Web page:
The climax of the story is when True Son alerts the White Man’s boat that the Indians are laying for them, thus betraying his Indian people.
A story’s climax is the turning point, or the most interesting point. It is the point where the original problem is no longer an issue, though a new one might arise.
The initial problem in this story is that True Son, a white boy abducted by Indians when he was four, needs to be returned to his birth family. Being a Delaware Indian is all he knows, so he does not want to go.
The climax of the story is when True Son finally returns to his people. He is thrilled at first, but then he takes part in a raid on a White boat.
Then someone in the boat moved and disclosed a child. It was a boy about Gordie’s age…could it be that his mother and father were on this boat, coming west to find him, and that they had taken Godie along? (ch 14, p. 128)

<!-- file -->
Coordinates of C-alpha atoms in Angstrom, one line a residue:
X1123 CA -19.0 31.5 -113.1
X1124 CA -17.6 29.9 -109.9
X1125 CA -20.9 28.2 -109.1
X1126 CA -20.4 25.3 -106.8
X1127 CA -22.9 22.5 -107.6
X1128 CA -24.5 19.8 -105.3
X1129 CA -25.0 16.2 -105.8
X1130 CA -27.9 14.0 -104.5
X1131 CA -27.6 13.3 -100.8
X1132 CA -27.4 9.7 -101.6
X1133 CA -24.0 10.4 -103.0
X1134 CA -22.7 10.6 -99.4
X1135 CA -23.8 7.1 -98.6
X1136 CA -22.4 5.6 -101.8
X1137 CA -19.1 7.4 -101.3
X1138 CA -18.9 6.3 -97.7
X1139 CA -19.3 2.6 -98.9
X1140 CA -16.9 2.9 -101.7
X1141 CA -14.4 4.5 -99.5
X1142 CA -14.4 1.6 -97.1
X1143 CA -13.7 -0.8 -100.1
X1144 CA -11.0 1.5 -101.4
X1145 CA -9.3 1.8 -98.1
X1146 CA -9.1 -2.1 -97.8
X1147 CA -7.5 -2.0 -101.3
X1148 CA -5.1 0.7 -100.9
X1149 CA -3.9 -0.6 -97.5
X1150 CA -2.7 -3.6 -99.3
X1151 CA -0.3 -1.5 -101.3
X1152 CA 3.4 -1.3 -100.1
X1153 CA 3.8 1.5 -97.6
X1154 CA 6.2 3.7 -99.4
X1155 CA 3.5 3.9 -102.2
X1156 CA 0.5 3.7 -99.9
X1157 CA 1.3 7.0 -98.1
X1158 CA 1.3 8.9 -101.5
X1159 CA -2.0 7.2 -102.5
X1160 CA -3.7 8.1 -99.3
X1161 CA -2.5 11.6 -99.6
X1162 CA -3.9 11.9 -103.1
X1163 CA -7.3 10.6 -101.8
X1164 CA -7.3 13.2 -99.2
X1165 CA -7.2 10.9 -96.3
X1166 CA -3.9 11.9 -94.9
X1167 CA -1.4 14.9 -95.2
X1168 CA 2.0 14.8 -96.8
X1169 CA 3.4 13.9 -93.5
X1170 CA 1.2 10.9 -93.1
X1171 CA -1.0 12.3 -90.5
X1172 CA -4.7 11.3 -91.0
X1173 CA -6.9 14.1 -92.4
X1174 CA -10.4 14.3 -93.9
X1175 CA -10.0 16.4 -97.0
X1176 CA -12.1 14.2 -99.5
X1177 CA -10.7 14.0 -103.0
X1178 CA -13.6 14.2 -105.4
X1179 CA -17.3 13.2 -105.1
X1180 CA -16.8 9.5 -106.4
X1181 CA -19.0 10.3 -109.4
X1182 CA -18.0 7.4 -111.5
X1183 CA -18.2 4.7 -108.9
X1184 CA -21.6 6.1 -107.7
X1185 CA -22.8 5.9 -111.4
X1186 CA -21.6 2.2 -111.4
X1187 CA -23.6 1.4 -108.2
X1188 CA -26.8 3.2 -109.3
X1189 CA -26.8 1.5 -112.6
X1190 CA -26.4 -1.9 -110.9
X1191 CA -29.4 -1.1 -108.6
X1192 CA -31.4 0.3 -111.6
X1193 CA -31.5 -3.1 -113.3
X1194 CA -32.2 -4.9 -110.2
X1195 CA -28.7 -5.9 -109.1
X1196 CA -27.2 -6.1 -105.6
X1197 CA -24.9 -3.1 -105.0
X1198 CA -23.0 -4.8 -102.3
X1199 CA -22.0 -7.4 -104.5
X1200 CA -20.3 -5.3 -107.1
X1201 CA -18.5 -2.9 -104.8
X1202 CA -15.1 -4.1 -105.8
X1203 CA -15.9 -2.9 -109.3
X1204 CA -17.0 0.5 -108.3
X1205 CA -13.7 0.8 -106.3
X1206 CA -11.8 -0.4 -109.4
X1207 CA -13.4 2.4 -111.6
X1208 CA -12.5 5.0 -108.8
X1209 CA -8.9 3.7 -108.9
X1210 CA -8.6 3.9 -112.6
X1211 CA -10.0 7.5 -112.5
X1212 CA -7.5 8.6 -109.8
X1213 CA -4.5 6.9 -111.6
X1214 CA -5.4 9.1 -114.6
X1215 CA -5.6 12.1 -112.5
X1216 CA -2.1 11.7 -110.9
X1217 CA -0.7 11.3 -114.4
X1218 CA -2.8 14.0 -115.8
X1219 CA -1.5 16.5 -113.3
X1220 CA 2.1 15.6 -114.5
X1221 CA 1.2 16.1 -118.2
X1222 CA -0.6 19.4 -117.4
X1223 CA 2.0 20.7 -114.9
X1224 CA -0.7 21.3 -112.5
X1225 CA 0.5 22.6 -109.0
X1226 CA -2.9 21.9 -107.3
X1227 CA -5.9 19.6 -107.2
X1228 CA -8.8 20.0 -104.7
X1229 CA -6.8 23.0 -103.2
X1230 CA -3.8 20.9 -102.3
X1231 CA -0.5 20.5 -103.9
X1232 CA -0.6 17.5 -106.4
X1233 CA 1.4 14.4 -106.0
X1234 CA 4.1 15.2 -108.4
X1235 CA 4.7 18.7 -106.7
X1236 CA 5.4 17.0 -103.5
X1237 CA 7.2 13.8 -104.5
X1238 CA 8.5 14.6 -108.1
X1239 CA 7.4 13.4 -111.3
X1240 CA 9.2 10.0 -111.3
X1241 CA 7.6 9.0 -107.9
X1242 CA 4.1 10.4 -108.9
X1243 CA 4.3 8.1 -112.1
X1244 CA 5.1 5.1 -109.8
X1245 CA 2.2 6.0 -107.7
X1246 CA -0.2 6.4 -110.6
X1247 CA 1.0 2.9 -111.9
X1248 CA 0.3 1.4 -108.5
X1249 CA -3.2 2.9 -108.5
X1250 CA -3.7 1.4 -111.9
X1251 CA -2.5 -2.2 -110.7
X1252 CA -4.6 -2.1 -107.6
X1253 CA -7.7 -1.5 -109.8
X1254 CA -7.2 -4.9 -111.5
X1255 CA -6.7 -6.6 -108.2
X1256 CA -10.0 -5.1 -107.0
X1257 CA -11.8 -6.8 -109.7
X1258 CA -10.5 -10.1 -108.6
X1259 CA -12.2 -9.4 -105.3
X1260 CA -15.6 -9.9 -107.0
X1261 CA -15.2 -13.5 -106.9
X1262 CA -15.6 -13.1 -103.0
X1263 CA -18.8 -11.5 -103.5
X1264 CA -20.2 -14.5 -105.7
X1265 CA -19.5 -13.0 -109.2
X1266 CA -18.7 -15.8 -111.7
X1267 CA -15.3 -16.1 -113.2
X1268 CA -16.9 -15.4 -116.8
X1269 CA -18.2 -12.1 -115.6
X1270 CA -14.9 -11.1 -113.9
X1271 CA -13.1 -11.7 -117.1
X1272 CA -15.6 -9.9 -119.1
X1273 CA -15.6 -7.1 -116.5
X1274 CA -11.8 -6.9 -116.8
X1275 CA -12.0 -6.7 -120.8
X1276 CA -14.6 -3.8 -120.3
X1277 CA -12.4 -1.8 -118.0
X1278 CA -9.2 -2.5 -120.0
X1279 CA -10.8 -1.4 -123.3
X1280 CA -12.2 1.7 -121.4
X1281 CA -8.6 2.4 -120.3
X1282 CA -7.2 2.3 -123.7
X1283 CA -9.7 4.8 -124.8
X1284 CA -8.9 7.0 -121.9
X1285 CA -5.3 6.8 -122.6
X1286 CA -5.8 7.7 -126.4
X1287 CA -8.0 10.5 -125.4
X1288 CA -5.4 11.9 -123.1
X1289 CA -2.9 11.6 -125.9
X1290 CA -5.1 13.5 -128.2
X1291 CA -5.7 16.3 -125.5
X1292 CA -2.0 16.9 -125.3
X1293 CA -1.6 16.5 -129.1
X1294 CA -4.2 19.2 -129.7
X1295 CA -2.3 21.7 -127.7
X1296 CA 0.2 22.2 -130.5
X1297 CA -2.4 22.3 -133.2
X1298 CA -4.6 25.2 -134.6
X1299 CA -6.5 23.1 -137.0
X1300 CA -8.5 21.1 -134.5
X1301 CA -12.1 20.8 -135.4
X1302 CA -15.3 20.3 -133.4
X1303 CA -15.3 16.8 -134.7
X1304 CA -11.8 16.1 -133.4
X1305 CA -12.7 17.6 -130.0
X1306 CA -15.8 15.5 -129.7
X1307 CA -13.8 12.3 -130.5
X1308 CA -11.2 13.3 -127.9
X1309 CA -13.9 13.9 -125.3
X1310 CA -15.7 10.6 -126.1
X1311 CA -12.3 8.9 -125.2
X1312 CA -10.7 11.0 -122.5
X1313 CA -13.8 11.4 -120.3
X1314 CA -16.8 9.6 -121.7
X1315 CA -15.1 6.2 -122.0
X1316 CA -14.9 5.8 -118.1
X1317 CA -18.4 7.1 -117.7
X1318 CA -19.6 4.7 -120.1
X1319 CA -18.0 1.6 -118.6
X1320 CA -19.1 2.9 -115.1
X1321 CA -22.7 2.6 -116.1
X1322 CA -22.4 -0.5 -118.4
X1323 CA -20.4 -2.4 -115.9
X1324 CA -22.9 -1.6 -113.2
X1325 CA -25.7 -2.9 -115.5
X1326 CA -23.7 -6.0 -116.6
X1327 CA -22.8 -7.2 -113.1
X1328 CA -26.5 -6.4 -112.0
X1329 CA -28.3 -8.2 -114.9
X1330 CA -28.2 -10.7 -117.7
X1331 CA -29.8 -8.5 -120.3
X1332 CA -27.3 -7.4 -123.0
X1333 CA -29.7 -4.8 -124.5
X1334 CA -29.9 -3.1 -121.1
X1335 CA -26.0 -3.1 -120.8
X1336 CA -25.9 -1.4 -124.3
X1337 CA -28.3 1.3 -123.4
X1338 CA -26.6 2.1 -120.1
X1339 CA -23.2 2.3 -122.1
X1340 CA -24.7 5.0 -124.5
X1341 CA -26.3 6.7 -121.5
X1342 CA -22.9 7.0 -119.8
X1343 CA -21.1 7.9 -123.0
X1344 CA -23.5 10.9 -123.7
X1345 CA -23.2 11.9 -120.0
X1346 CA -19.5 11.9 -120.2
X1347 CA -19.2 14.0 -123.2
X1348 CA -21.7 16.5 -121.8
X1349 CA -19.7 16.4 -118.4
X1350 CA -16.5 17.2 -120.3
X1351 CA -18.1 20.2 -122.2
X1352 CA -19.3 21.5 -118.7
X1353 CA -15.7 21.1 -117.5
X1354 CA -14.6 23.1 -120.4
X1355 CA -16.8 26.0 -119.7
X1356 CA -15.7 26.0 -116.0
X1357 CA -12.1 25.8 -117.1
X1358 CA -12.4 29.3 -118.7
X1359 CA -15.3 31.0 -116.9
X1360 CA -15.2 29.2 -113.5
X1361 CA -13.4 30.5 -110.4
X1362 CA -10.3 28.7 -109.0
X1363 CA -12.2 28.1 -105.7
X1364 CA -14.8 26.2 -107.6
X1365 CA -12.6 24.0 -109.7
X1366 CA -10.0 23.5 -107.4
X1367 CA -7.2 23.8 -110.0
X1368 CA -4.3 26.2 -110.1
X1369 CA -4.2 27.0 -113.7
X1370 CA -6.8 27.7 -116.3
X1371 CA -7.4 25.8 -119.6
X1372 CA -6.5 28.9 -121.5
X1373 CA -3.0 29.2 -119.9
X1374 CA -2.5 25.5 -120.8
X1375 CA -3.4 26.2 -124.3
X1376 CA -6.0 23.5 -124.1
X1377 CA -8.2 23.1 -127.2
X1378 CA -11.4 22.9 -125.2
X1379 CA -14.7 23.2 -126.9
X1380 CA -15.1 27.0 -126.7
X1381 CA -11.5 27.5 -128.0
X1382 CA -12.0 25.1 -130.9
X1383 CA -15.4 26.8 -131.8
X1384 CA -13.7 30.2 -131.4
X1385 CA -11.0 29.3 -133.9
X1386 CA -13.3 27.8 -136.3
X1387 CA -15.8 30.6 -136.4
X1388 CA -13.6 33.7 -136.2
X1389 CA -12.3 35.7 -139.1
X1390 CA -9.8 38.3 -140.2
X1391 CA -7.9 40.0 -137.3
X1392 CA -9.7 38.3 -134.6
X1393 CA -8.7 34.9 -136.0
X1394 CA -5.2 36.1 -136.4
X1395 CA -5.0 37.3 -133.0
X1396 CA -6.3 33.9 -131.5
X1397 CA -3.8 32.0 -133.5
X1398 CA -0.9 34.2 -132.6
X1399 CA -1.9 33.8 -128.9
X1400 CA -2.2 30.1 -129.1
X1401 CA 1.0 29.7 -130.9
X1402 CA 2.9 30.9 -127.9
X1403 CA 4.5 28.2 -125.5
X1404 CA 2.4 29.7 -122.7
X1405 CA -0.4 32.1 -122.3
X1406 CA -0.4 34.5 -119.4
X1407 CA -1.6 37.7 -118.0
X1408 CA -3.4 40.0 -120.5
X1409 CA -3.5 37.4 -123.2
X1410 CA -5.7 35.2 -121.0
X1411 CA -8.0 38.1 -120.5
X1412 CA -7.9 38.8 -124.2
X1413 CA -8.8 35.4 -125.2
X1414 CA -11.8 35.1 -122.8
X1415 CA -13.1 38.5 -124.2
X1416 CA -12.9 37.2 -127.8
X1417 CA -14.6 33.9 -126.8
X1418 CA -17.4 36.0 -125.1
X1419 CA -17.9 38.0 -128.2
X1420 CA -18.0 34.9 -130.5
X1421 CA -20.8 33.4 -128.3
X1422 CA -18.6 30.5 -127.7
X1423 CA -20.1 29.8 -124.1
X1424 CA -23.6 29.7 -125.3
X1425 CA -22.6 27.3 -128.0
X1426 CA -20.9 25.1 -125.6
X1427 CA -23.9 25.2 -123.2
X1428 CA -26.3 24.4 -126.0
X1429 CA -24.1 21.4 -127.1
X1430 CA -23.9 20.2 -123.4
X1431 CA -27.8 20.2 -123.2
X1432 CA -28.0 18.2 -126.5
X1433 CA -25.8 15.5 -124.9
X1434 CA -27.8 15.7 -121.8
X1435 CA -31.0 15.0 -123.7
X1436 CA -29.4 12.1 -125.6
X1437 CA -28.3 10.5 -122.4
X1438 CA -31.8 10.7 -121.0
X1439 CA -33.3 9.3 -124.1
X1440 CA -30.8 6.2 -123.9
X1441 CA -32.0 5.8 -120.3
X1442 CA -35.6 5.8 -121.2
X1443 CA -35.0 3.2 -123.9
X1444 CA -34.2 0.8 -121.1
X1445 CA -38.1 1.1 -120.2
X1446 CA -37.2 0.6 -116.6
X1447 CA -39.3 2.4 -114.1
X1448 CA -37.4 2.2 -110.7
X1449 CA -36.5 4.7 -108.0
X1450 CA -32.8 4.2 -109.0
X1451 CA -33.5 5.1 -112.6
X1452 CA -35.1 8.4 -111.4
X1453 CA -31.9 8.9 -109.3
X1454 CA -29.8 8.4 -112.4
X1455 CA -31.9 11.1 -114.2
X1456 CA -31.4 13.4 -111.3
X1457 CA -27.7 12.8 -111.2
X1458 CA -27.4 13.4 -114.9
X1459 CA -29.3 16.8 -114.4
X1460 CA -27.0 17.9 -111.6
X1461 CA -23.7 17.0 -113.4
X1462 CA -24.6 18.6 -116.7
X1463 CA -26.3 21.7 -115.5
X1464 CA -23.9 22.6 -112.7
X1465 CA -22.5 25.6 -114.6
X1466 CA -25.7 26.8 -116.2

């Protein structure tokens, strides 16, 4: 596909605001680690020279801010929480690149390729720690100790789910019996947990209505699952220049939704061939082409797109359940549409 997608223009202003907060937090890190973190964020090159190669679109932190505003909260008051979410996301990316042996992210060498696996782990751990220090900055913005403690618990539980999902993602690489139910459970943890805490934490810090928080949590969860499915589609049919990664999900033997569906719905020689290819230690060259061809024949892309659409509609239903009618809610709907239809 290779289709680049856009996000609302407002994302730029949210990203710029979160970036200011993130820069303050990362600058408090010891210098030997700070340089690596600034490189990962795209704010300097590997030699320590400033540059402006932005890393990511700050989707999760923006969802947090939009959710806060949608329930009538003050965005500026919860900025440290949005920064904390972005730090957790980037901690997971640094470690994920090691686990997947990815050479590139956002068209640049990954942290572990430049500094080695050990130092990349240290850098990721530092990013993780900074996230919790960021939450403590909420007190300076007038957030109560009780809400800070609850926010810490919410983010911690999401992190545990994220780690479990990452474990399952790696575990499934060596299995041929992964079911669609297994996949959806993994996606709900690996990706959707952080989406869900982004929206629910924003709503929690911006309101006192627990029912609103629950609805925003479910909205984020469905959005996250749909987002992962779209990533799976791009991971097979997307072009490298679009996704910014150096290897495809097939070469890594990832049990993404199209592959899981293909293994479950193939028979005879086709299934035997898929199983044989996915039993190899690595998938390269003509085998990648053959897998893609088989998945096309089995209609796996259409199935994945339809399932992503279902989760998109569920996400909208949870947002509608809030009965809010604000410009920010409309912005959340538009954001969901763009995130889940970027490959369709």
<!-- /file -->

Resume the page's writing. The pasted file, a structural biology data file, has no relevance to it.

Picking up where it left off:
When he sees the little boy is there, True Son raising a warning to them. The Indians shoot the father.
True Son has betrayed his people, so he faces trial. He decides that he no longer wants to be an Indian, because he does not approve of their actions. He also does not approve of the White Men’s actions, including massacring Indians. So True Son decides he is neither (the resolution).
Think of the plot of a story as a mountain. The climax is at the top of the mountain. Before the peak is the ascending action (tensions are mounting) and after the peak is the descending action (tensions are easing). If the climax was at the end it would be too abrupt....such as the Grinch stole all the children's candies...the end. You see...that would be too abrupt. Good stories have to wind down and this is why the climax must be in the middle.